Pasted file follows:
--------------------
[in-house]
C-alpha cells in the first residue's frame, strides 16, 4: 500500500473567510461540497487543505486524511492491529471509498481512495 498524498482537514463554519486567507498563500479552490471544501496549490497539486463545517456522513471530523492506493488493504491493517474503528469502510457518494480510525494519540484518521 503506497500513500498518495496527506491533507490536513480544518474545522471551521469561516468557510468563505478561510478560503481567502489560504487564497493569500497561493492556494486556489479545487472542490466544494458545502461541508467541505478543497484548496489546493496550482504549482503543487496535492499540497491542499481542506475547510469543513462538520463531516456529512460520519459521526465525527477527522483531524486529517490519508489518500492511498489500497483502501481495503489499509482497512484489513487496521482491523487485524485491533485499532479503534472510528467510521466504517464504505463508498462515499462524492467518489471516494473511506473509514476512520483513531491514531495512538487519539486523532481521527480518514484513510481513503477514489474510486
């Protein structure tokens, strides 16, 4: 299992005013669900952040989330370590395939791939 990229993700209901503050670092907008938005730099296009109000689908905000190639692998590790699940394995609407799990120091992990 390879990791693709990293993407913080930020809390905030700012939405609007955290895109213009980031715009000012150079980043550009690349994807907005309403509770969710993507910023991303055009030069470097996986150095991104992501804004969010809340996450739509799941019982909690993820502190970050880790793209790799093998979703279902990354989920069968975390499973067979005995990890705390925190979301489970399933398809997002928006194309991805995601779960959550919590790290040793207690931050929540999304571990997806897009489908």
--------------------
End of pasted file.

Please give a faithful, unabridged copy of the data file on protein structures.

[in-house]
C-alpha cells in the first residue's frame, strides 16, 4: 500500500473567510461540497487543505486524511492491529471509498481512495 498524498482537514463554519486567507498563500479552490471544501496549490497539486463545517456522513471530523492506493488493504491493517474503528469502510457518494480510525494519540484518521 503506497500513500498518495496527506491533507490536513480544518474545522471551521469561516468557510468563505478561510478560503481567502489560504487564497493569500497561493492556494486556489479545487472542490466544494458545502461541508467541505478543497484548496489546493496550482504549482503543487496535492499540497491542499481542506475547510469543513462538520463531516456529512460520519459521526465525527477527522483531524486529517490519508489518500492511498489500497483502501481495503489499509482497512484489513487496521482491523487485524485491533485499532479503534472510528467510521466504517464504505463508498462515499462524492467518489471516494473511506473509514476512520483513531491514531495512538487519539486523532481521527480518514484513510481513503477514489474510486
């Protein structure tokens, strides 16, 4: 299992005013669900952040989330370590395939791939 990229993700209901503050670092907008938005730099296009109000689908905000190639692998590790699940394995609407799990120091992990 390879990791693709990293993407913080930020809390905030700012939405609007955290895109213009980031715009000012150079980043550009690349994807907005309403509770969710993507910023991303055009030069470097996986150095991104992501804004969010809340996450739509799941019982909690993820502190970050880790793209790799093998979703279902990354989920069968975390499973067979005995990890705390925190979301489970399933398809997002928006194309991805995601779960959550919590790290040793207690931050929540999304571990997806897009489908």